Superb Fairy-wrens love dense bushes. They sing from the highest point and dive into them for cover from predators, while using the surrounding open ground to forage in a social unit, at a frenetic pace. Their diet consists of predominantly insects, but also flower petals and succulent fruits.
During spring and summer the male Superb Fairy-wren makes up for it’s tiny size, with vivid and iridescent blue and black breeding plumage making them quite conspicuous. However, during the non-breeding months they go through eclipse where they look quite motley, adopting mouse brown plumage like the female, but retaining the black bill and very dark blue tail.
Damian Kelly’s discovered the following facts about Super Fairy-wrens during his research.
Generally you will see a male in company with a group of brown birds, both male and female. In the past this misled people into thinking that the male was polygamous and held sway over his ‘harem’.
This was all turned on its head by banding studies first by E and J Bradley and then Ian Rowley. What appears to be a territorial patriarchal group is in fact a matriarchal group. Groups comprise usually one coloured male, a bunch of brown males and one female. All birds assist in the feeding of the young. Any females hatched are driven from the group once mature.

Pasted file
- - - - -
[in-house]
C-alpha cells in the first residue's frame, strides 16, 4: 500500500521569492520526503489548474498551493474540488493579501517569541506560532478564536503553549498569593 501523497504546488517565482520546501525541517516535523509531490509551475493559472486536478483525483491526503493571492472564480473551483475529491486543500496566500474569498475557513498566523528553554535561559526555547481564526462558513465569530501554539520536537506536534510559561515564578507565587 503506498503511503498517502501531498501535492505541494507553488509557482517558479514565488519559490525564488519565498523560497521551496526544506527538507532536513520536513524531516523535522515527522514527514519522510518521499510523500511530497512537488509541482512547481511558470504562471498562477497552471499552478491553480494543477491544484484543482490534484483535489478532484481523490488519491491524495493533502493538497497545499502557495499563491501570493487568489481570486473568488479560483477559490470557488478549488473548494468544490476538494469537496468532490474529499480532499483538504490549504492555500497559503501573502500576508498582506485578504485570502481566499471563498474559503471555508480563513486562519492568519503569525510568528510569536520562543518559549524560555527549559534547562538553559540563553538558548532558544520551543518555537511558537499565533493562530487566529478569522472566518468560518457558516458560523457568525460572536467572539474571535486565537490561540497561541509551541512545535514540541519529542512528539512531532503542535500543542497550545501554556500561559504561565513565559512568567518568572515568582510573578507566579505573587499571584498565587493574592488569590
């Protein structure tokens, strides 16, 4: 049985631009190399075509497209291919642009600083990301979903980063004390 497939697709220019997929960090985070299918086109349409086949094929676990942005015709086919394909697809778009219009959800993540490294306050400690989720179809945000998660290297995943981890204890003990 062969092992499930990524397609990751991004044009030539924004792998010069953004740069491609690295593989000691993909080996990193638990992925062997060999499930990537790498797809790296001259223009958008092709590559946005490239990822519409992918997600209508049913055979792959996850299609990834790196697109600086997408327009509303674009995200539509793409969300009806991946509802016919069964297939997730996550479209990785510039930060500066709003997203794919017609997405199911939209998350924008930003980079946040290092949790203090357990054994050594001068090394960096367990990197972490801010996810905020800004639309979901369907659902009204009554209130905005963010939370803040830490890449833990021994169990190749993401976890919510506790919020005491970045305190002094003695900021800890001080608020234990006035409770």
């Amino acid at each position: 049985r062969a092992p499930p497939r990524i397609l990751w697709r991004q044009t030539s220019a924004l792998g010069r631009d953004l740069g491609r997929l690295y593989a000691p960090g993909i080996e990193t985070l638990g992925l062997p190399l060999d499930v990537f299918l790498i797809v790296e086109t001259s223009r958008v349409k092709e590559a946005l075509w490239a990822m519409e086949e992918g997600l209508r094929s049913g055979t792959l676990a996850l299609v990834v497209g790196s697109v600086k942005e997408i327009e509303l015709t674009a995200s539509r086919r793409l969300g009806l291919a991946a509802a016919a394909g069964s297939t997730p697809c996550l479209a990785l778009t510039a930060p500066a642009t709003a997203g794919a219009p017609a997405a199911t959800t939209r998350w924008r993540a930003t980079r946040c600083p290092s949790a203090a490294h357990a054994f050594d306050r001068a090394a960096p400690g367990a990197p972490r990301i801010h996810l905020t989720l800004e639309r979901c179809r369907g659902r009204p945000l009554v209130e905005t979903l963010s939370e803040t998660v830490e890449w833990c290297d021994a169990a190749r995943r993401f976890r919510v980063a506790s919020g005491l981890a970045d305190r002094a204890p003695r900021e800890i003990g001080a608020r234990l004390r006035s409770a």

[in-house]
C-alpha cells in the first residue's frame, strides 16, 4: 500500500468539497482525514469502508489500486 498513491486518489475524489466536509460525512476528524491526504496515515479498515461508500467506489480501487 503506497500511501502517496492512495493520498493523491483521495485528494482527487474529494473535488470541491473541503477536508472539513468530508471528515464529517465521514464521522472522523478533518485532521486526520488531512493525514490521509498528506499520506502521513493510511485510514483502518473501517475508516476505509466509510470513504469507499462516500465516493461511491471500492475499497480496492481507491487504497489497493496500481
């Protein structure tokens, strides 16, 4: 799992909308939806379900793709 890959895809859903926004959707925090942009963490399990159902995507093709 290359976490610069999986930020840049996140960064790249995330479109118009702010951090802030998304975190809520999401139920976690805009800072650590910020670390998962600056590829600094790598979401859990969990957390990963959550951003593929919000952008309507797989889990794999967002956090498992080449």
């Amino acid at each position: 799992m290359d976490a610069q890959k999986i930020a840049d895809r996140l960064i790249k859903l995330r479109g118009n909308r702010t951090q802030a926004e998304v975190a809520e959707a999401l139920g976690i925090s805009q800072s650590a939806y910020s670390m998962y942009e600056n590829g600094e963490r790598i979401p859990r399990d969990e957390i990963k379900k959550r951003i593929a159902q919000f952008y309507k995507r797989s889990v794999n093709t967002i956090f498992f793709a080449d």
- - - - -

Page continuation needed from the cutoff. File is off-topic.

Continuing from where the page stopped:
To add to the intrigue, eggs in a nest are not all fathered by the coloured male – often separate eggs are fertilised by several different males. Various studies have found that over 40% of young in a territorial group were fathered by a male other than the dominant coloured male. This behaviour is true not only of the Superb Fairy Wren, but also the Splendid Fairy Wren.
BirdLife Australia’s ‘Birds in Backyards’ web page has this to say: ‘Male Superb Fairy-wrens have been labelled as ‘the least faithful birds in the world’. Females may be courted by up to 13 males in half an hour, and 76% of young are sired by males from outside the social group.’